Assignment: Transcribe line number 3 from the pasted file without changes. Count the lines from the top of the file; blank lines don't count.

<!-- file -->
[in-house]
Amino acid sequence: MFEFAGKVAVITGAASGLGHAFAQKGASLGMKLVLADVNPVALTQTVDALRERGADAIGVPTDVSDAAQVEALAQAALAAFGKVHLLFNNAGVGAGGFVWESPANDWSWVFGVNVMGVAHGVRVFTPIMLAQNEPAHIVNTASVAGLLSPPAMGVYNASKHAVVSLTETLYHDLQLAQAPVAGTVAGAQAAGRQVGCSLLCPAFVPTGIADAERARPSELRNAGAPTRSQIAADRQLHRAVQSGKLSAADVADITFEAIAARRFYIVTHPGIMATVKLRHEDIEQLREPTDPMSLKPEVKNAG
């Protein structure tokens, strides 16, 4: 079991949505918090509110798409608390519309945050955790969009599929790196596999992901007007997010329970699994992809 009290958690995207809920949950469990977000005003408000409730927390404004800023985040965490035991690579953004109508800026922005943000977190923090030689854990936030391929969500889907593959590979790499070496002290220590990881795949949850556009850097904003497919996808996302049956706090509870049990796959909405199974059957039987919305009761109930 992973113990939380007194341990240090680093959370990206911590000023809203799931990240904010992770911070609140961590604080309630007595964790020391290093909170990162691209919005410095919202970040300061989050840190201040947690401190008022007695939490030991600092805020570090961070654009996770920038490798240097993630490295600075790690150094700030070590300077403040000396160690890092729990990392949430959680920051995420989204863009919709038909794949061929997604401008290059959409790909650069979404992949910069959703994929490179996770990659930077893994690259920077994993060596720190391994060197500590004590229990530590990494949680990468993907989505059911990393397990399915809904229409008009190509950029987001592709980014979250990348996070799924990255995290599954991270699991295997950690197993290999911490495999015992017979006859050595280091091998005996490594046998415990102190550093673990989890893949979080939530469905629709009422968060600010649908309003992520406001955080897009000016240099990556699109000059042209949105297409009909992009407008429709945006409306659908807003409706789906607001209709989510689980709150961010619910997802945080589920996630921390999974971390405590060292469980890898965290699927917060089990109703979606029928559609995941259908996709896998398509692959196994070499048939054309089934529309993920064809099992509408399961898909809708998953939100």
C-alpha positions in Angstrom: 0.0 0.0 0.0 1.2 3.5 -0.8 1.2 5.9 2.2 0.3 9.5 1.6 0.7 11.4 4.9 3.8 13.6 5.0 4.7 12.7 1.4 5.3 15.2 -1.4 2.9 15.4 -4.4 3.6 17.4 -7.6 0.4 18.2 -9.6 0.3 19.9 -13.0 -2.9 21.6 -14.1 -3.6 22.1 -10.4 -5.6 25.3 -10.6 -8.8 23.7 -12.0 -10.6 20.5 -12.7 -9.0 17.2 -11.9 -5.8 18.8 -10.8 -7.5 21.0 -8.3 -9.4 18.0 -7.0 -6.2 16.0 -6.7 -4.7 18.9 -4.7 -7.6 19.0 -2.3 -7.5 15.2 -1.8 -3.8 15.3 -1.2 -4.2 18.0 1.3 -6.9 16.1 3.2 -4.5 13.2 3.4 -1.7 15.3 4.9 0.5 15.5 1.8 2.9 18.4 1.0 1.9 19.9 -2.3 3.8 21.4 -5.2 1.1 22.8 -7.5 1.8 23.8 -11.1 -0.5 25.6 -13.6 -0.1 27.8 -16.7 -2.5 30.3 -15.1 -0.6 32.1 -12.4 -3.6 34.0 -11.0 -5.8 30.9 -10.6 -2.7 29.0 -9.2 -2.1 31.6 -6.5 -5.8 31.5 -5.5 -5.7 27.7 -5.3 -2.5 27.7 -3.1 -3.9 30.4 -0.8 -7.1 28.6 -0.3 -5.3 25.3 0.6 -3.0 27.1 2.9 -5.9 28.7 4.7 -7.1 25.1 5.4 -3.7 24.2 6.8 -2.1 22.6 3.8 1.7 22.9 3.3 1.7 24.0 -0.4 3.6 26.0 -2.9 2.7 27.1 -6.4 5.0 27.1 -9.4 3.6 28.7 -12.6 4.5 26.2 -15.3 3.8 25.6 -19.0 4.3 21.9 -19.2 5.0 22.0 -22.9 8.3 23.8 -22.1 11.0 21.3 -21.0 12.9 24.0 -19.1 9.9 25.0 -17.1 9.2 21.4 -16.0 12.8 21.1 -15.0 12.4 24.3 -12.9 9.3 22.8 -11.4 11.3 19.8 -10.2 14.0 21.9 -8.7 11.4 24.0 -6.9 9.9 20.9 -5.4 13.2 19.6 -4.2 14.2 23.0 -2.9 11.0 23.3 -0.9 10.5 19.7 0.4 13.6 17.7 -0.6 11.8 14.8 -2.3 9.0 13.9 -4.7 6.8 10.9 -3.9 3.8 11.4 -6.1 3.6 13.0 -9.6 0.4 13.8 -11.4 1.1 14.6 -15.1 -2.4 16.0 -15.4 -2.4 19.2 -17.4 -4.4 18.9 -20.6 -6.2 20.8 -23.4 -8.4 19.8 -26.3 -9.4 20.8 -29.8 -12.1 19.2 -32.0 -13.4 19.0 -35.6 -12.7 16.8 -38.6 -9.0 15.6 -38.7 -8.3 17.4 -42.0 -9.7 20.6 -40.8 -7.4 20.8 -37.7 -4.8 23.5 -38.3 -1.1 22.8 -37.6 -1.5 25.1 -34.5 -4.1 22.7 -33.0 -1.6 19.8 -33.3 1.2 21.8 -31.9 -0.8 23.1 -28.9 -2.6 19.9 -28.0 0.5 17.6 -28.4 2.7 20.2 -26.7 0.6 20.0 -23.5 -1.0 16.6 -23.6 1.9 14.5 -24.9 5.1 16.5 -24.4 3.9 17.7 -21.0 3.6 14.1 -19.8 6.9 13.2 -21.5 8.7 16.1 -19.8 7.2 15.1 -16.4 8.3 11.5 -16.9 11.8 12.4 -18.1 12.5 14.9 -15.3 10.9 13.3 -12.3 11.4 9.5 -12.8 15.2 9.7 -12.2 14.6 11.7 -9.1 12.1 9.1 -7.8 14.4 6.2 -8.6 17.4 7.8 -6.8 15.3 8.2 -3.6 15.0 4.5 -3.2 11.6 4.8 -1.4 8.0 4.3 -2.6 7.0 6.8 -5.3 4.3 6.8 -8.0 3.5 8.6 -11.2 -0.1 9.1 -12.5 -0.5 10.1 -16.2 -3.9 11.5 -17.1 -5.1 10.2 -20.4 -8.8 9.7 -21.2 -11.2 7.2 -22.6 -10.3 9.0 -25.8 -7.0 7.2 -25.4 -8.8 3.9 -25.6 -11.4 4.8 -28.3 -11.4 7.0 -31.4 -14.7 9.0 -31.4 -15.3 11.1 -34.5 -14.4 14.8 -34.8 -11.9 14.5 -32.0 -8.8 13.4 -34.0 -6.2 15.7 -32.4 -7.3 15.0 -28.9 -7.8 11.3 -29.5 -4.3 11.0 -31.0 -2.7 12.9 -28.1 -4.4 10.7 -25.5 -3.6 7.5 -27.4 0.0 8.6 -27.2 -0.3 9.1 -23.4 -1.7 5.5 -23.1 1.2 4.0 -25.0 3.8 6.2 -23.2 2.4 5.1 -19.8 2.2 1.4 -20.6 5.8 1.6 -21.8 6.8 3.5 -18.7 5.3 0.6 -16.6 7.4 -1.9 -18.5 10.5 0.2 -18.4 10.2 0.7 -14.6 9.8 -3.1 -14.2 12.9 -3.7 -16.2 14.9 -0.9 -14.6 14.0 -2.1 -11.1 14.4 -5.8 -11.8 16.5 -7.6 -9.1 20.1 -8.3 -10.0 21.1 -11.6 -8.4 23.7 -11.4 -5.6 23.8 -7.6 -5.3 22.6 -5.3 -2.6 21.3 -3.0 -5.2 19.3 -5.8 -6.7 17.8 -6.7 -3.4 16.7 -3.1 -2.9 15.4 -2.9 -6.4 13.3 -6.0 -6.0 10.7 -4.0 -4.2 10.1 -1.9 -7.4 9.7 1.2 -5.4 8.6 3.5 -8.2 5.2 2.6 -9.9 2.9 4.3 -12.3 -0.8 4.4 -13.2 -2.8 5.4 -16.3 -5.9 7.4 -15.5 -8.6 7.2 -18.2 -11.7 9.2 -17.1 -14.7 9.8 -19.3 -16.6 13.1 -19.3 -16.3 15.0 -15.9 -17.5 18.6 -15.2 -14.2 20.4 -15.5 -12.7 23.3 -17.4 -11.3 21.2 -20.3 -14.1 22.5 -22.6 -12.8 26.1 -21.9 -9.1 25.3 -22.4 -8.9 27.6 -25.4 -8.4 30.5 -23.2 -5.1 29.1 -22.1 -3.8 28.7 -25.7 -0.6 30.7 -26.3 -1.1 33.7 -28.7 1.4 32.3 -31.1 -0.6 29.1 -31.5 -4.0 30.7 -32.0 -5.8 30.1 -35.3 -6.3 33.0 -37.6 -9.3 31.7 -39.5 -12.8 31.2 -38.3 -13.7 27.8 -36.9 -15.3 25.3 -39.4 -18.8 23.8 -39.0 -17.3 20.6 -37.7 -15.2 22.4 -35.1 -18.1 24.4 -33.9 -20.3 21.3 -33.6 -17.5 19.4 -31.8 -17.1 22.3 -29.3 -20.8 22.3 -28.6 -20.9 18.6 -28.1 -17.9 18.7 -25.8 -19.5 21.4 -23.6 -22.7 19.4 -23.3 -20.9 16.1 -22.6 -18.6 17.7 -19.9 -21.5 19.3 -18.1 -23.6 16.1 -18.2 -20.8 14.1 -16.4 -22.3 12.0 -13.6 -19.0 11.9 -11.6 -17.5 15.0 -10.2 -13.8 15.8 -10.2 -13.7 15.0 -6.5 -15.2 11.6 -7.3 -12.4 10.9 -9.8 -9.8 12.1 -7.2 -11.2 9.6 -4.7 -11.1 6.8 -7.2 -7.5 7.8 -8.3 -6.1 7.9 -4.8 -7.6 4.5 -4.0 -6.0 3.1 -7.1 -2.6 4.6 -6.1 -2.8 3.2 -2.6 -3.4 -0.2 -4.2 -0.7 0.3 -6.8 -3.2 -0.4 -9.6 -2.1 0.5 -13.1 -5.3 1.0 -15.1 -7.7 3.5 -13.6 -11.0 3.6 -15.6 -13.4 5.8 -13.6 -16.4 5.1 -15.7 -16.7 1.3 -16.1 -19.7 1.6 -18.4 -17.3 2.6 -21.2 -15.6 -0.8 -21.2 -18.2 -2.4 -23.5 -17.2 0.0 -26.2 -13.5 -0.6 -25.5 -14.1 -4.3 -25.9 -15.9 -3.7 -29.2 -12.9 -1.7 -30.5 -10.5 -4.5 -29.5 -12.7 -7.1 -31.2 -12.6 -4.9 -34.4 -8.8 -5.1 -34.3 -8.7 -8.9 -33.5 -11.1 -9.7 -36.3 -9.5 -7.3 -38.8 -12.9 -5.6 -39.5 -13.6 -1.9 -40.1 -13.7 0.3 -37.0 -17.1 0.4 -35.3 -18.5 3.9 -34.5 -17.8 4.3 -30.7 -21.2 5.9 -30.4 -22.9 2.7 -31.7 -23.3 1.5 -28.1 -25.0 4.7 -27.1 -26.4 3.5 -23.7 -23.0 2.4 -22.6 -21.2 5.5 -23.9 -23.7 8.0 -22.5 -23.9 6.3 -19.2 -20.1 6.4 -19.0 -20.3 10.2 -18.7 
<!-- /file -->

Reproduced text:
């Protein structure tokens, strides 16, 4: 079991949505918090509110798409608390519309945050955790969009599929790196596999992901007007997010329970699994992809 009290958690995207809920949950469990977000005003408000409730927390404004800023985040965490035991690579953004109508800026922005943000977190923090030689854990936030391929969500889907593959590979790499070496002290220590990881795949949850556009850097904003497919996808996302049956706090509870049990796959909405199974059957039987919305009761109930 992973113990939380007194341990240090680093959370990206911590000023809203799931990240904010992770911070609140961590604080309630007595964790020391290093909170990162691209919005410095919202970040300061989050840190201040947690401190008022007695939490030991600092805020570090961070654009996770920038490798240097993630490295600075790690150094700030070590300077403040000396160690890092729990990392949430959680920051995420989204863009919709038909794949061929997604401008290059959409790909650069979404992949910069959703994929490179996770990659930077893994690259920077994993060596720190391994060197500590004590229990530590990494949680990468993907989505059911990393397990399915809904229409008009190509950029987001592709980014979250990348996070799924990255995290599954991270699991295997950690197993290999911490495999015992017979006859050595280091091998005996490594046998415990102190550093673990989890893949979080939530469905629709009422968060600010649908309003992520406001955080897009000016240099990556699109000059042209949105297409009909992009407008429709945006409306659908807003409706789906607001209709989510689980709150961010619910997802945080589920996630921390999974971390405590060292469980890898965290699927917060089990109703979606029928559609995941259908996709896998398509692959196994070499048939054309089934529309993920064809099992509408399961898909809708998953939100």